The way we commute to work in big cities has been shifting in recent years. We use fewer cars, more public transport and more bicycles. How do bike–sharing systems influence this trend? Let’s take a look at what really matters for people who are trying to decide whether to hop on a bike or take the car.¨
Bike share is on the rise in America
Bike-share systems are already popular in cities in Europe and Asia. In 2010, only 4 cities in the U.S. had bike-sharing systems but this number rose to 50 by 2016.
“In general, biking is good and healthy, and it means less pollution and traffic, but it can be expensive and people worry about their bikes being stolen, things like that,” said Dafeng Xu, an assistant professor in the University of Washington’s Evans School of Public Policy & Governance. “Bike share solves some of these problems because people don’t need to worry about the cost and theft.”
In cities where bike-share systems have been introduced, bike commuting increased by 20 %, according to Xu’s new study. “This study shows that bike-share systems can drive a population to commute by bike,” said Dafeng Xu.
Bike-sharing cities have more bicycle commuters
The researchers analysed 9 years of demographic and commute statistics alongside bike-share company data from 38 American cities so that they could estimate the use of bike shares for commute trips. They found that from 2008 to 2016 in both bike-share and non-bike-share cities, the rate of bike commuting increased, while car commuting decreased. But bike-sharing cities had a lot bigger increase in bike commuting and the use of public transportation. Here are the numbers:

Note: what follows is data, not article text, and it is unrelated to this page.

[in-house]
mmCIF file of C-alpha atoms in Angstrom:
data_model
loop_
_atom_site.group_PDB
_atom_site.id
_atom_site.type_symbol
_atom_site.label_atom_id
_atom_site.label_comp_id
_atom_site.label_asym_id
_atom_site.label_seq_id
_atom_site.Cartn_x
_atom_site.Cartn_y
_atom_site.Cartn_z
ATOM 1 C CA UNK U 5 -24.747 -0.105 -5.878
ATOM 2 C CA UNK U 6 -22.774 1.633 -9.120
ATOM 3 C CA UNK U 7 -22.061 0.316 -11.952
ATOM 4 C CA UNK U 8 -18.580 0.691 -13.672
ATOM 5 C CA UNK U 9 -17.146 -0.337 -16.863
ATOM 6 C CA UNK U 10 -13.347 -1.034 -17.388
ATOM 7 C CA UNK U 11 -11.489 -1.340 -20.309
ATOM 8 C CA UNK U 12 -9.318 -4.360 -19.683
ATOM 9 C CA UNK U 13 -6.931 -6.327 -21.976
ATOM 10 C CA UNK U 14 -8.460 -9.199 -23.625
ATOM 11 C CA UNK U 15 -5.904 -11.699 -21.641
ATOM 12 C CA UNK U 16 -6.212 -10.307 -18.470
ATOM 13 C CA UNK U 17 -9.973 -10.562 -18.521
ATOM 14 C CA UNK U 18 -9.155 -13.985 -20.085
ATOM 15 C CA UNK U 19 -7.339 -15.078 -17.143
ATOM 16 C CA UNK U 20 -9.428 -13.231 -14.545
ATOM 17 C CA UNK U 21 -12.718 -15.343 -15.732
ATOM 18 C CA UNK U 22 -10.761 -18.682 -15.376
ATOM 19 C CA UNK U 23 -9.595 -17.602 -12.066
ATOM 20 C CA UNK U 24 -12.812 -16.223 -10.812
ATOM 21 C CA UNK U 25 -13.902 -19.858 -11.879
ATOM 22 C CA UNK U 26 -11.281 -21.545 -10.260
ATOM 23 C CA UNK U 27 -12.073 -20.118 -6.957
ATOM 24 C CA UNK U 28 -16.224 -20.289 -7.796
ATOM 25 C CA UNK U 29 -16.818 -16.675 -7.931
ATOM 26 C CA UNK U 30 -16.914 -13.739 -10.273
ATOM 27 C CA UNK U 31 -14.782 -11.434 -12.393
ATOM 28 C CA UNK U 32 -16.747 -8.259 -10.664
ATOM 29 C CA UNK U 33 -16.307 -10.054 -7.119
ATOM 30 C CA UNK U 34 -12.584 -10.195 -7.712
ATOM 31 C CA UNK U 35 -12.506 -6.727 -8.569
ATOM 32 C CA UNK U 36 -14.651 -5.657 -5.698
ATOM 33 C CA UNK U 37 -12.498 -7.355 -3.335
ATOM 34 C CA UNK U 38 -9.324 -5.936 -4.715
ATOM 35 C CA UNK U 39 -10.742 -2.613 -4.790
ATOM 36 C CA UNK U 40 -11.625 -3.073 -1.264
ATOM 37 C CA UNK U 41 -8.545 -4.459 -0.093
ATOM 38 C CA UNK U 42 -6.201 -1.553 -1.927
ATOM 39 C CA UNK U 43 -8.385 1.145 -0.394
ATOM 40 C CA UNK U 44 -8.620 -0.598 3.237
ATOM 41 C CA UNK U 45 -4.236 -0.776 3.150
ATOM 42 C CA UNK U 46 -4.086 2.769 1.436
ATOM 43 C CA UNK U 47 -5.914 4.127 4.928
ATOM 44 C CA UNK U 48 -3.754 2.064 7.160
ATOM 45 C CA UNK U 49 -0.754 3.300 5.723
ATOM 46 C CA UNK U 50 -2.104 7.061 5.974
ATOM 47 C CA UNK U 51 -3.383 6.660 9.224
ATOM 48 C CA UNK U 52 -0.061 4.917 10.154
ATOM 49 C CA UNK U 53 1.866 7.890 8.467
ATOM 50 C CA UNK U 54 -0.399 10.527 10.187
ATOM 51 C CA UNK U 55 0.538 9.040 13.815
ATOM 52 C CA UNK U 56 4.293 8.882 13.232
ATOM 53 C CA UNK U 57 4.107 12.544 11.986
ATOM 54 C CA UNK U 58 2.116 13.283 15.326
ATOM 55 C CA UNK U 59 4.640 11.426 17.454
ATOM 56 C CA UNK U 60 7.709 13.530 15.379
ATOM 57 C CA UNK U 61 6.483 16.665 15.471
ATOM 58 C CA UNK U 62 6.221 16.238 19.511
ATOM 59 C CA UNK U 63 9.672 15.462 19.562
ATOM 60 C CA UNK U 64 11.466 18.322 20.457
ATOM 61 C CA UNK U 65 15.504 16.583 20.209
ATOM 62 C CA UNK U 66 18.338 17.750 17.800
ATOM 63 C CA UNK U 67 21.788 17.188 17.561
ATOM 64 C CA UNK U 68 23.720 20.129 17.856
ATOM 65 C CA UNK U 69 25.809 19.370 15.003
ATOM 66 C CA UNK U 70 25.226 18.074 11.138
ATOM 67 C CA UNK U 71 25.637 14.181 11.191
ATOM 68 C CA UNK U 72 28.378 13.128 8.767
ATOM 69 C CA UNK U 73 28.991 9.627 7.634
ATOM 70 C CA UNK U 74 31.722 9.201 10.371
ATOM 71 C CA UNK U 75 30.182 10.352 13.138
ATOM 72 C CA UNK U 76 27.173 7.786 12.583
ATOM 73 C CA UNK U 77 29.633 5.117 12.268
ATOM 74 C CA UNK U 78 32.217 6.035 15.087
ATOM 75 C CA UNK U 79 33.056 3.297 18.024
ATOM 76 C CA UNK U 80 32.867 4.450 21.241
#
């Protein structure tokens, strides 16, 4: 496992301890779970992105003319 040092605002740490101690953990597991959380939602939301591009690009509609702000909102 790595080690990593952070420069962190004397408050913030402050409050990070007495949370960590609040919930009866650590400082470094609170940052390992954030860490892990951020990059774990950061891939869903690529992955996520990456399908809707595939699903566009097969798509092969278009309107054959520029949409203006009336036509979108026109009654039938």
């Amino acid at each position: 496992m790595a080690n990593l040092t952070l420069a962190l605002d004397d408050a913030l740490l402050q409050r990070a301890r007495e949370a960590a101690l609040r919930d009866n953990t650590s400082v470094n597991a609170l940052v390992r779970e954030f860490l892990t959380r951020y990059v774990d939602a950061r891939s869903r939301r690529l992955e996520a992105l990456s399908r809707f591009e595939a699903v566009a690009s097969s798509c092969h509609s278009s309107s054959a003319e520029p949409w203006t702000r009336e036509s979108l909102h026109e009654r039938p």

In 2008, bike-sharing cities had 66 % of commuters use cars, 1 % bicycles, and 22 % public transport. Non-bike-sharing cities had 88 % of commuters use cars, fewer than 1 % bicycles, and 4 % public transport.
In 2016, bike-sharing cities had 59 % of commuters use cars, 1,7 % bicycles, and 26 % public transport. Non-bike-sharing cities had 83 % of commuters use cars, 1 % bicycles, and 6 % public transport.
The larger the bike-sharing system the more commuting on bikes
In general, cities with larger bike-share systems also experienced sharper increases in bicycle commuting. “This is not surprising. A large bike-share system means a higher density of public bicycles and is thus more accessible by commuters,” Xu said. “In contrast, sadly, Seattle’s Pronto struggled to attract commuters and was finally doomed only after three years of operation partially due to its relatively small size.”
Bike sharing seems more important than bike lanes
The trends of more bicycling commuters in bike-sharing cities held even when controlling for a city’s expansion of protected bike lanes. “Overall, the numbers of bicycle commuters could grow,” Xu said, “if communities and bike-share companies make changes that can boost the appeal of bike commuting: adding bike lanes to city streets, expanding programs to outlying communities, or increasing the allowable rental time. Many bike shares, for instance, last only up to a half-hour before a user has to pay for a new trip.”